• If the pull request is still a work in progress, and so is not ready to be merged, but needs to be pushed to Github to facilitate review, then add [WIP] head of the title.
    • Consider identifying committers or other contributors who have worked on the code being changed. Find the file(s) in Github and click “Blame” to see a line-by-line annotation of who changed the code last. You can add @username in the PR description to ping them immediately.
    • Please state that the contribution is your original work and that you license the work to the project under the project’s open source license.
    • The related JIRA, if any, will be marked as “In Progress” and your pull request will automatically be linked to it. There is no need to be the Assignee of the JIRA to work on it, though you are welcome to comment that you have begun work.
  6. The Jenkins automatic pull request builder will test your changes
  7. After about some minutes, Jenkins will post the results of the test to the pull request, along with a link to the full results on Jenkins.
  8. Watch for the results, and investigate and fix failures promptly
    • Fixes can simply be pushed to the same branch from which you opened your pull request
    • Jenkins will automatically re-test when new commits are pushed
    • If the tests failed for reasons unrelated to the change (e.g. Jenkins outage), then a committer can request a re-test with “Jenkins, retest this please”. Ask if you need a test restarted.

The Review Process

  • Other reviewers, including committers, may comment on the changes and suggest modifications. Changes can be added by simply pushing more commits to the same branch.
  • Lively, polite, rapid technical debate is encouraged from everyone in the community. The outcome may be a rejection of the entire change.
  • Reviewers can indicate that a change looks suitable for merging with a comment such as: “I think this patch looks good”. Hivemall uses the LGTM convention for indicating the strongest level of technical sign-off on a patch: simply comment with the word “LGTM”. It specifically means: “I’ve looked at this thoroughly and take as much ownership as if I wrote the patch myself”. If you comment LGTM you will be expected to help with bugs or follow-up issues on the patch. Consistent, judicious use of LGTMs is a great way to gain credibility as a reviewer with the broader community.
  • Sometimes, other changes will be merged which conflict with your pull request’s changes. The PR can’t be merged until the conflict is resolved. This can be resolved with “git fetch origin” followed by “git merge origin/master” and resolving the conflicts by hand, then pushing the result to your branch.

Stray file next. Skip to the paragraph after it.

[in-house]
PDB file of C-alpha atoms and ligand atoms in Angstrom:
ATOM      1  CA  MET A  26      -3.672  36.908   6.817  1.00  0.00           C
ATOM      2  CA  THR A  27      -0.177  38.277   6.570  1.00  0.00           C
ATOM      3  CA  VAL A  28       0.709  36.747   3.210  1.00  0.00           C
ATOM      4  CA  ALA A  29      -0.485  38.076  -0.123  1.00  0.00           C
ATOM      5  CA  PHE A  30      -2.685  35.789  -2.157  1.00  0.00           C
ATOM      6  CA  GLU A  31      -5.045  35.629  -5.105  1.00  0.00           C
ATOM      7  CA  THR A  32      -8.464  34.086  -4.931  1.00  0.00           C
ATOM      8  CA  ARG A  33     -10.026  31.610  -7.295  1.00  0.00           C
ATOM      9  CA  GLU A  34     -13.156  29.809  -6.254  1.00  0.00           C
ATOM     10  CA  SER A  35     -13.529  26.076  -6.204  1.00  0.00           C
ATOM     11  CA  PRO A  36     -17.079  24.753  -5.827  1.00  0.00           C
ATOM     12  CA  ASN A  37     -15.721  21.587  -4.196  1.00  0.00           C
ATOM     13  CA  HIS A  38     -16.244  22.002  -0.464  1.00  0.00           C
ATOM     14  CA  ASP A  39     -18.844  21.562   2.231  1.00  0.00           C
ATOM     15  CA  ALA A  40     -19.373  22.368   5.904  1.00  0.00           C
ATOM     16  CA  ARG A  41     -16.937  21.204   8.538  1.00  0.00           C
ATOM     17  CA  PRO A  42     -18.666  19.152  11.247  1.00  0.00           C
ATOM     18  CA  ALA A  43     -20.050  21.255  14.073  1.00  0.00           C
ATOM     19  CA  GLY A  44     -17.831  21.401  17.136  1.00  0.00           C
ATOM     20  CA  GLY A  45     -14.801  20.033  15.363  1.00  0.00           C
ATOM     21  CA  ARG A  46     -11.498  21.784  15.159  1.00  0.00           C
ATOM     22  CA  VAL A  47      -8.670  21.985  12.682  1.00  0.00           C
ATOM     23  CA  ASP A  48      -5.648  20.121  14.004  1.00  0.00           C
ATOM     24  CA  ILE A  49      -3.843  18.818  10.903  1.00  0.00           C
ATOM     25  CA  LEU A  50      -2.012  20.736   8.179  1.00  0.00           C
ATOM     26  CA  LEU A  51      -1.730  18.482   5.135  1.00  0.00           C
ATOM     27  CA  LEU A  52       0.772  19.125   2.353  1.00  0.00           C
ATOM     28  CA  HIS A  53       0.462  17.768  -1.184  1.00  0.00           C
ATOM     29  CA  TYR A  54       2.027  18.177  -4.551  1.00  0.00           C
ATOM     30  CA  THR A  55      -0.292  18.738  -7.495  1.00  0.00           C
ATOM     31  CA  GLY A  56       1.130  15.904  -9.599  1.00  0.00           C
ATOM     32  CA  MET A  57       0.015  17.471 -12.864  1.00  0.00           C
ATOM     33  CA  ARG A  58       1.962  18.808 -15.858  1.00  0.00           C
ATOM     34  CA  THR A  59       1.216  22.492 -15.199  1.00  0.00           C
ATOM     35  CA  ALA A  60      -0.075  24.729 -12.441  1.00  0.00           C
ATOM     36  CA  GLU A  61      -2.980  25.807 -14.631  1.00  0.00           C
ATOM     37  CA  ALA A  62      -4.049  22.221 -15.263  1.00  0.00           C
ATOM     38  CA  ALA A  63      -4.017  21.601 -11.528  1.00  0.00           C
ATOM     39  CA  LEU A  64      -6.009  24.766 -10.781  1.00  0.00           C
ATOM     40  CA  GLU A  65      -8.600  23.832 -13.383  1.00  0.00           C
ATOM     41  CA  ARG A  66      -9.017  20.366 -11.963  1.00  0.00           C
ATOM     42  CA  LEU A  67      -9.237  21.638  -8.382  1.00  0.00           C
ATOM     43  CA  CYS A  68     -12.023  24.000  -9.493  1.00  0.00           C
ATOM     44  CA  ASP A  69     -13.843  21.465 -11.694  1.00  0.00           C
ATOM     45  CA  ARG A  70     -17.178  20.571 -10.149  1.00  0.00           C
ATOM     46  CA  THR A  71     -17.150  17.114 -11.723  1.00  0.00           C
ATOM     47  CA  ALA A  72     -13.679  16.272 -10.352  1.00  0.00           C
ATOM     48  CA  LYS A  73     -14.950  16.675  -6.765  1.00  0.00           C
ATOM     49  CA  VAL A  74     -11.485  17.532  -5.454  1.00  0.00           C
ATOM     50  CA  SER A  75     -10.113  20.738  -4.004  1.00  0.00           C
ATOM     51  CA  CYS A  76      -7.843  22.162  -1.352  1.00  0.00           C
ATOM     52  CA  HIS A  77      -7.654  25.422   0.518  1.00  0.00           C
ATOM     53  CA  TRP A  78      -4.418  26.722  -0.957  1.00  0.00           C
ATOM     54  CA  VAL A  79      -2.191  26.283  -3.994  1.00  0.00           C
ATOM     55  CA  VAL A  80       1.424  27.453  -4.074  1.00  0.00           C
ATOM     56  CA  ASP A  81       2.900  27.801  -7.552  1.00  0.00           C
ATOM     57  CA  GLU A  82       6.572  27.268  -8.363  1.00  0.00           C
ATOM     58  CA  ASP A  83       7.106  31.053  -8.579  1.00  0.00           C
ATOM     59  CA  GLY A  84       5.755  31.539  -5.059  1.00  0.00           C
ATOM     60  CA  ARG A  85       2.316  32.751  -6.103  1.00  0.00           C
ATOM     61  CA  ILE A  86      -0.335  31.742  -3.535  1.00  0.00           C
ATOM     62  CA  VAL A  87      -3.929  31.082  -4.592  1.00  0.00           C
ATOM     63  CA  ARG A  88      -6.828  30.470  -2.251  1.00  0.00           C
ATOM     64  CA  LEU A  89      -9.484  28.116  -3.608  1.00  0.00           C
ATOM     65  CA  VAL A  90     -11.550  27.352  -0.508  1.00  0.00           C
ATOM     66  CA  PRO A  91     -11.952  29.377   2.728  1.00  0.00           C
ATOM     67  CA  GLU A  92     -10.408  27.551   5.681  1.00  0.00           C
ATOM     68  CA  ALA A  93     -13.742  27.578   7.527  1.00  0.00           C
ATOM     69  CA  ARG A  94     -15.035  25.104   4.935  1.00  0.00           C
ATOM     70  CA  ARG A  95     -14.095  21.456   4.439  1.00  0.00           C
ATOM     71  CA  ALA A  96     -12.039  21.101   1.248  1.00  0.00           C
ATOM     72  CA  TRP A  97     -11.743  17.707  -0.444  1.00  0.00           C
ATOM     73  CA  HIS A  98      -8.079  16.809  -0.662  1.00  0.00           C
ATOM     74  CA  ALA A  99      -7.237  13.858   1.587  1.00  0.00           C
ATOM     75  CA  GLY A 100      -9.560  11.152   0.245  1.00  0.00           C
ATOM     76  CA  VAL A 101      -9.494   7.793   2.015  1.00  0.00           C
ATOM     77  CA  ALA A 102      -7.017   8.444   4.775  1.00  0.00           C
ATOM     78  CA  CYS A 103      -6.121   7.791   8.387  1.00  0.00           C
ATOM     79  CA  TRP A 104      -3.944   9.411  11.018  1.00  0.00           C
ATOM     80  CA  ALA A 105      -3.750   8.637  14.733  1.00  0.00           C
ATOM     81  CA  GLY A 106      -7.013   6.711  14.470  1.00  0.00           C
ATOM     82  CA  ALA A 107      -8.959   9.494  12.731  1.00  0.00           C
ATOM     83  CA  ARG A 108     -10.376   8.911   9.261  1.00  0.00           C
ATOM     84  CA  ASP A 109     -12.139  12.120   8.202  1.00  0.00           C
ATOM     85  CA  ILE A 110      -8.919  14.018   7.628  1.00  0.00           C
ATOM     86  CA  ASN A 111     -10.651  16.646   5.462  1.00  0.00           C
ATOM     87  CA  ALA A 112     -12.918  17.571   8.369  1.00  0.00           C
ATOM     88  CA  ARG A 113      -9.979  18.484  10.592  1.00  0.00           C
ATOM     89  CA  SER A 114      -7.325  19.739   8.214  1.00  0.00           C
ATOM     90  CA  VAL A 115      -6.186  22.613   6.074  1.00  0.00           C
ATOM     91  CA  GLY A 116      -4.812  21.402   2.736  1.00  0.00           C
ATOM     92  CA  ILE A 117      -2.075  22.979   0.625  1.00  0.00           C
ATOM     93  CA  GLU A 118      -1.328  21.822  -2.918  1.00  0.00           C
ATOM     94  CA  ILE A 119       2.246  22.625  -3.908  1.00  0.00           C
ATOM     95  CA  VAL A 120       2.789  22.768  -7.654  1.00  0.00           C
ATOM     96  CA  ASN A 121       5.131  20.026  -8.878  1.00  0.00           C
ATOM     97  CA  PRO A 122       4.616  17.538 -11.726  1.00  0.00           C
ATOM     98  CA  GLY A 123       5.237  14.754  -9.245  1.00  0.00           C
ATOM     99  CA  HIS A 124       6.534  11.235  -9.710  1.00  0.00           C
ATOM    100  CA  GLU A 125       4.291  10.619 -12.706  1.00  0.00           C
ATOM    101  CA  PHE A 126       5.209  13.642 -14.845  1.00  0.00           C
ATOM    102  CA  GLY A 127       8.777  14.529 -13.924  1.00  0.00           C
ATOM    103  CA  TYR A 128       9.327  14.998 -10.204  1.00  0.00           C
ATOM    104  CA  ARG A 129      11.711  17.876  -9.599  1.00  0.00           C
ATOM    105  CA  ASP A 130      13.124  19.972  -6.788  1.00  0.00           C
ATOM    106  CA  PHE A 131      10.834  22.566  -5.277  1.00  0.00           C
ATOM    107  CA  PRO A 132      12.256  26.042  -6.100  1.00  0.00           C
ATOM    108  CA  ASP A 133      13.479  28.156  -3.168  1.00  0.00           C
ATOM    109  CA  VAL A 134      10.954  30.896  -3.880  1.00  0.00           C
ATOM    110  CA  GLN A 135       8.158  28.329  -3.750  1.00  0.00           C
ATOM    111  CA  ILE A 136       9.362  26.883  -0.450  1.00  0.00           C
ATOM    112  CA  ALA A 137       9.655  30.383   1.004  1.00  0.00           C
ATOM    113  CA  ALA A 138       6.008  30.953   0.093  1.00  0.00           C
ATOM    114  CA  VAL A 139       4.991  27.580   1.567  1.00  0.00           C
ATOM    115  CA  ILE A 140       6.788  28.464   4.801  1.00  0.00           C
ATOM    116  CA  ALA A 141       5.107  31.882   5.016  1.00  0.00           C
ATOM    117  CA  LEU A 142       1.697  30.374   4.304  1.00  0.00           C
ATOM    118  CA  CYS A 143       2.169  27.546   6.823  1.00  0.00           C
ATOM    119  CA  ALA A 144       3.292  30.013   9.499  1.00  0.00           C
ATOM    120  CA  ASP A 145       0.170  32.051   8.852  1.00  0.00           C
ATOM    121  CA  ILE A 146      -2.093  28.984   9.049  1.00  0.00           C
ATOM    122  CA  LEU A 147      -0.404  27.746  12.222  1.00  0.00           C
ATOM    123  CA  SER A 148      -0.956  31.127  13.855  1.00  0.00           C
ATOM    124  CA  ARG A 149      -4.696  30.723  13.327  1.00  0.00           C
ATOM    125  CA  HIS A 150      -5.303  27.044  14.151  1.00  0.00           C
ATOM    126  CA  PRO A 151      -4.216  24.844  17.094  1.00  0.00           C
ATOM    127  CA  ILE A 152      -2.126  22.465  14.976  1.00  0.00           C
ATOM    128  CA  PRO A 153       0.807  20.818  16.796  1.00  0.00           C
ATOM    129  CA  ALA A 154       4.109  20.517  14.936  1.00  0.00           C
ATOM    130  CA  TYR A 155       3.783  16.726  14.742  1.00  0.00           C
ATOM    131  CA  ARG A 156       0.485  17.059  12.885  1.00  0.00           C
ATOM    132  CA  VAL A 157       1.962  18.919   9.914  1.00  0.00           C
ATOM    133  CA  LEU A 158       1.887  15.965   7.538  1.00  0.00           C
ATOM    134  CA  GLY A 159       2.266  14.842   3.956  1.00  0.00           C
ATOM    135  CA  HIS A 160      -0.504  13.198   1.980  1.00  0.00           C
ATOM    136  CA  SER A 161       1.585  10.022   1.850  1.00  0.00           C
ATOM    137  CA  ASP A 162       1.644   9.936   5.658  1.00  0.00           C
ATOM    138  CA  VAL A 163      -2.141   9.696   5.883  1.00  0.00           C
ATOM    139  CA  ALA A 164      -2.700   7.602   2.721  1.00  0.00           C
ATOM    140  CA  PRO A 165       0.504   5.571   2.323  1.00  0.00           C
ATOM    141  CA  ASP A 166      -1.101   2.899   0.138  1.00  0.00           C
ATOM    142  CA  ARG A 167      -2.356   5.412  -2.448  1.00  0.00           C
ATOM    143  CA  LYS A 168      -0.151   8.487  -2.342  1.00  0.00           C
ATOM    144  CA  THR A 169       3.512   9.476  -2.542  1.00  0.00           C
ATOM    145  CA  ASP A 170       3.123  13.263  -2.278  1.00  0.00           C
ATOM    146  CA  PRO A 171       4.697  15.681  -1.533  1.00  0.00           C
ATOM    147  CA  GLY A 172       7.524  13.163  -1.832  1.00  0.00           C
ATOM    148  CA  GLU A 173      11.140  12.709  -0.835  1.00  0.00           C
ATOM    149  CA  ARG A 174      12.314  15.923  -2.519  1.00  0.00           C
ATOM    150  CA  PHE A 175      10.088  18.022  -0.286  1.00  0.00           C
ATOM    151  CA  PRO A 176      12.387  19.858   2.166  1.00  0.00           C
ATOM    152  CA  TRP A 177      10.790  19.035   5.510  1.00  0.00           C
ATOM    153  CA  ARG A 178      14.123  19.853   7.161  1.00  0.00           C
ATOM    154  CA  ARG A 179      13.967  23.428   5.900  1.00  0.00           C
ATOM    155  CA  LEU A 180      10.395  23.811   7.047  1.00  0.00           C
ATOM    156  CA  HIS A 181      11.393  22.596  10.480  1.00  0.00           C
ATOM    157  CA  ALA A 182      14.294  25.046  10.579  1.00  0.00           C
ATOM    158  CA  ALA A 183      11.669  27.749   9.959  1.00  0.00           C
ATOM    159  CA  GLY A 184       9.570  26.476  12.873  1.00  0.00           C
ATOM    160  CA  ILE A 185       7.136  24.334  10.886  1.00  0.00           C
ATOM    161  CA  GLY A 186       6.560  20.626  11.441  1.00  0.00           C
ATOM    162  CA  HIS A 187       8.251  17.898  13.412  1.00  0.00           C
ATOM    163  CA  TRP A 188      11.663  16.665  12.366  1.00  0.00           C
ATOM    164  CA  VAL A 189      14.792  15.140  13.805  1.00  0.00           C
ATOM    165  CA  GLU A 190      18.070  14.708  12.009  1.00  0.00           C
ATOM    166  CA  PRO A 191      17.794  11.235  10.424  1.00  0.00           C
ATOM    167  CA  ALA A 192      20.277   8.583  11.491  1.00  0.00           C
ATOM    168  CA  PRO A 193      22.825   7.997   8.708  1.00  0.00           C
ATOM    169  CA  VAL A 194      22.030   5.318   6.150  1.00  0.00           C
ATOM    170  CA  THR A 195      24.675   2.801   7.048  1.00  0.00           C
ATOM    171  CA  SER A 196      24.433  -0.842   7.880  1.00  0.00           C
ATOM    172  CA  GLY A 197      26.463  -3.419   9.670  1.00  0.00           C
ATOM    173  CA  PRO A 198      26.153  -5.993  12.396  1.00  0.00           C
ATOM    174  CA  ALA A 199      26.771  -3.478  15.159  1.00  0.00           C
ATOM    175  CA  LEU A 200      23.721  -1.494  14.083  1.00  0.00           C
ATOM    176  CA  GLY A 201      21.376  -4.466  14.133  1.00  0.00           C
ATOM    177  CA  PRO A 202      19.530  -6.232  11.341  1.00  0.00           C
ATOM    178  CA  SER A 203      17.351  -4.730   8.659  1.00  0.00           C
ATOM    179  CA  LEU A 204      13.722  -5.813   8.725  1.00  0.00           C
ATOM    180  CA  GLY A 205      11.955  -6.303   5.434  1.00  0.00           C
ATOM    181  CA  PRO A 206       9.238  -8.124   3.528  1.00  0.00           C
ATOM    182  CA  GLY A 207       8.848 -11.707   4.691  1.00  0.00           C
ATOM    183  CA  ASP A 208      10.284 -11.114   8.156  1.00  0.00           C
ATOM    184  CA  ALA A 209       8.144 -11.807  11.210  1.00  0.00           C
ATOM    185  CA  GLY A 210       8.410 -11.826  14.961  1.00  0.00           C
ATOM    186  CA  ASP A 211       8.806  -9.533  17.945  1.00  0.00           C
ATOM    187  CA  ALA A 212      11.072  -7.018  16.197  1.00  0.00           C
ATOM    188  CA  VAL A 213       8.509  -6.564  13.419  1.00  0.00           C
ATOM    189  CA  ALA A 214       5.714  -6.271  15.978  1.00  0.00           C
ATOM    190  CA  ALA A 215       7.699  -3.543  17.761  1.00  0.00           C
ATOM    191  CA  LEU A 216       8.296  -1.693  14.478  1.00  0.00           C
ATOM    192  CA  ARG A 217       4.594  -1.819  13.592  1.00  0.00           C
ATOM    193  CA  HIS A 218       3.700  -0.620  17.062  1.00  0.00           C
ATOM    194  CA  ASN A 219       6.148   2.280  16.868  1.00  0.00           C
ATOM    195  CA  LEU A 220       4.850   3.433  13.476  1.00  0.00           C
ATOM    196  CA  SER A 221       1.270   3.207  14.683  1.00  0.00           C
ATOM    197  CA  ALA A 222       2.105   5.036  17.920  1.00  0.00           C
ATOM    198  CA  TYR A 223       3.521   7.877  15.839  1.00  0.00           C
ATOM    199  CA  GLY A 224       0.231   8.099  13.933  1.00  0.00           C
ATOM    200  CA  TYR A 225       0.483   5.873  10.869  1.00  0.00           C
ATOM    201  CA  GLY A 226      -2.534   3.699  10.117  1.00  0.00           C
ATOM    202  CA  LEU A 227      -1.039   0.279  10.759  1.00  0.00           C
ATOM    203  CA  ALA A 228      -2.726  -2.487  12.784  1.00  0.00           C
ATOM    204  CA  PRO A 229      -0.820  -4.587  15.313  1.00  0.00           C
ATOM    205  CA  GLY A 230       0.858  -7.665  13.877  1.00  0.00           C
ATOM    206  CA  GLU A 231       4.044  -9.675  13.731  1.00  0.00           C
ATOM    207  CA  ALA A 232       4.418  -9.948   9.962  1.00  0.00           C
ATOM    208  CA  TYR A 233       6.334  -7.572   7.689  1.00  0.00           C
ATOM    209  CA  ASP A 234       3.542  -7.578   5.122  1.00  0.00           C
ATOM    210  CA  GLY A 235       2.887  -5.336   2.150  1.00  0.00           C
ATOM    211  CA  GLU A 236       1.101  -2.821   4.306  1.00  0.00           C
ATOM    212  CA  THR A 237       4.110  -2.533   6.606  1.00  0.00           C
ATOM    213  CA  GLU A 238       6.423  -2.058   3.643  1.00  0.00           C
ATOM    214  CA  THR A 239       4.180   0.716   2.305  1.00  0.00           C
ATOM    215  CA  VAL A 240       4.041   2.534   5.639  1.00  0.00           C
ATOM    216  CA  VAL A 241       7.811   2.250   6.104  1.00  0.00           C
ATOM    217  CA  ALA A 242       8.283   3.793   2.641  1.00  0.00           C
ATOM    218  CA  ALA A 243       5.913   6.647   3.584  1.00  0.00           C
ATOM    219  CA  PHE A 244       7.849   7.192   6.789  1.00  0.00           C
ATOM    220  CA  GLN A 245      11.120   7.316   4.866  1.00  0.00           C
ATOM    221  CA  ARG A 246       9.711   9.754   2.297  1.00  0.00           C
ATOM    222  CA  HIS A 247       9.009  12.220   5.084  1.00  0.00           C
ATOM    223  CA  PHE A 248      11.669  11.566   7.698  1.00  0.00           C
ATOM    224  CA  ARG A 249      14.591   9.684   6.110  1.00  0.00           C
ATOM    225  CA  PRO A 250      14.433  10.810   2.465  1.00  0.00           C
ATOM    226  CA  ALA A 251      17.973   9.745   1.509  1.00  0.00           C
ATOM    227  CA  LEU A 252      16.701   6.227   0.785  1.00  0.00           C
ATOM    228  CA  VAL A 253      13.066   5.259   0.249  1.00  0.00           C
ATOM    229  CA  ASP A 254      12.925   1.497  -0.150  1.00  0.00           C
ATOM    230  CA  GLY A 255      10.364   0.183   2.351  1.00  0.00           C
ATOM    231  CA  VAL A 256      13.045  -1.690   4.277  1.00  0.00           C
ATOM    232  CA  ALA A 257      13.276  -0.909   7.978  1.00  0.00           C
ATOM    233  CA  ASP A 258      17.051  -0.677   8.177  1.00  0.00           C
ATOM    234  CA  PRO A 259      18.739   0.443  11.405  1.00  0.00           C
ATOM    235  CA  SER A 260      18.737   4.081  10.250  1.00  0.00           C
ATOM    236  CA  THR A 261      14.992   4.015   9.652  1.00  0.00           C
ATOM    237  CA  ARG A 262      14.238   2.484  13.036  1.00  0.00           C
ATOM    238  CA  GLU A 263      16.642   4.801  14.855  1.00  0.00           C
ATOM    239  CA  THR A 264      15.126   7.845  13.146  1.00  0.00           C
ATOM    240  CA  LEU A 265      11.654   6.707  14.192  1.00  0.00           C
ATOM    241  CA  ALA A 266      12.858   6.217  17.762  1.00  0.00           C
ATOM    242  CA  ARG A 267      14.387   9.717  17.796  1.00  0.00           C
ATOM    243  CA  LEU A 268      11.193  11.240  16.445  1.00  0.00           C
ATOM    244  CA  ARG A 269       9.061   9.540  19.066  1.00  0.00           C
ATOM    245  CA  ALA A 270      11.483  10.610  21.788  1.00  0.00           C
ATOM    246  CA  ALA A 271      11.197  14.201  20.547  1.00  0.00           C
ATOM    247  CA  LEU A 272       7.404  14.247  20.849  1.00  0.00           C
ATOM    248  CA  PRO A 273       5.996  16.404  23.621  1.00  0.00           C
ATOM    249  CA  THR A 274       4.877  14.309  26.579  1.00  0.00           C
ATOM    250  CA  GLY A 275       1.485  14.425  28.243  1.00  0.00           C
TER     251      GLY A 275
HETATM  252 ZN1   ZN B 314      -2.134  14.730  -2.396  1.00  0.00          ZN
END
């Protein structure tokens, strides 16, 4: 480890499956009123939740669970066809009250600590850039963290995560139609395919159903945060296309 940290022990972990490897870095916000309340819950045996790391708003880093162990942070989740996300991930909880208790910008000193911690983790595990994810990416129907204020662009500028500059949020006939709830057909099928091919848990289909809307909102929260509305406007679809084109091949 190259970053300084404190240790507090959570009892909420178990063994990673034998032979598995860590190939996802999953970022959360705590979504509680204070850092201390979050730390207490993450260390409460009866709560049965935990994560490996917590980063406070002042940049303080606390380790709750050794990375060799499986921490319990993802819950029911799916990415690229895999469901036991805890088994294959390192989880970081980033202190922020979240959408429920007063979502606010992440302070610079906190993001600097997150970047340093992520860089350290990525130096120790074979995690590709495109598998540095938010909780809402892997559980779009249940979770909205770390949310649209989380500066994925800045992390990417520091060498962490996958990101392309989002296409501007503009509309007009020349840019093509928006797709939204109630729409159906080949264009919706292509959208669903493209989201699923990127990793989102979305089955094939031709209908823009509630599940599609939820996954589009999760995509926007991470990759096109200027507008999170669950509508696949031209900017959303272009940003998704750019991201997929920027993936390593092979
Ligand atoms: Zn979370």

• Try to be responsive to the discussion rather than let days pass between replies

Closing your pull request / JIRA

  • If a change is accepted, it will be merged and the pull request will automatically be closed, along with the associated JIRA if any
    • Note that in the rare case you are asked to open a pull request against a branch besides master, that you will actually have to close the pull request manually
    • The JIRA will be Assigned to the primary contributor to the change as a way of giving credit. If the JIRA isn’t closed and/or Assigned promptly, comment on the JIRA.
  • If your pull request is ultimately rejected, please close it promptly
  • If a pull request has gotten little or no attention, consider improving the description or the change itself and ping likely reviewers again after a few days. Consider proposing a change that’s easier to include, like a smaller and/or less invasive change.
  • If it has been reviewed but not taken up after weeks, after soliciting review from the most relevant reviewers, or, has met with neutral reactions, the outcome may be considered a “soft no”. It is helpful to withdraw and close the PR in this case.
  • If a pull request is closed because it is deemed not the right approach to resolve a JIRA, then leave the JIRA open. However if the review makes it clear that the issue identified in the JIRA is not going to be resolved by any pull request (not a problem, won’t fix) then also resolve the JIRA.

Here is a general guide for contributing to Apache Project.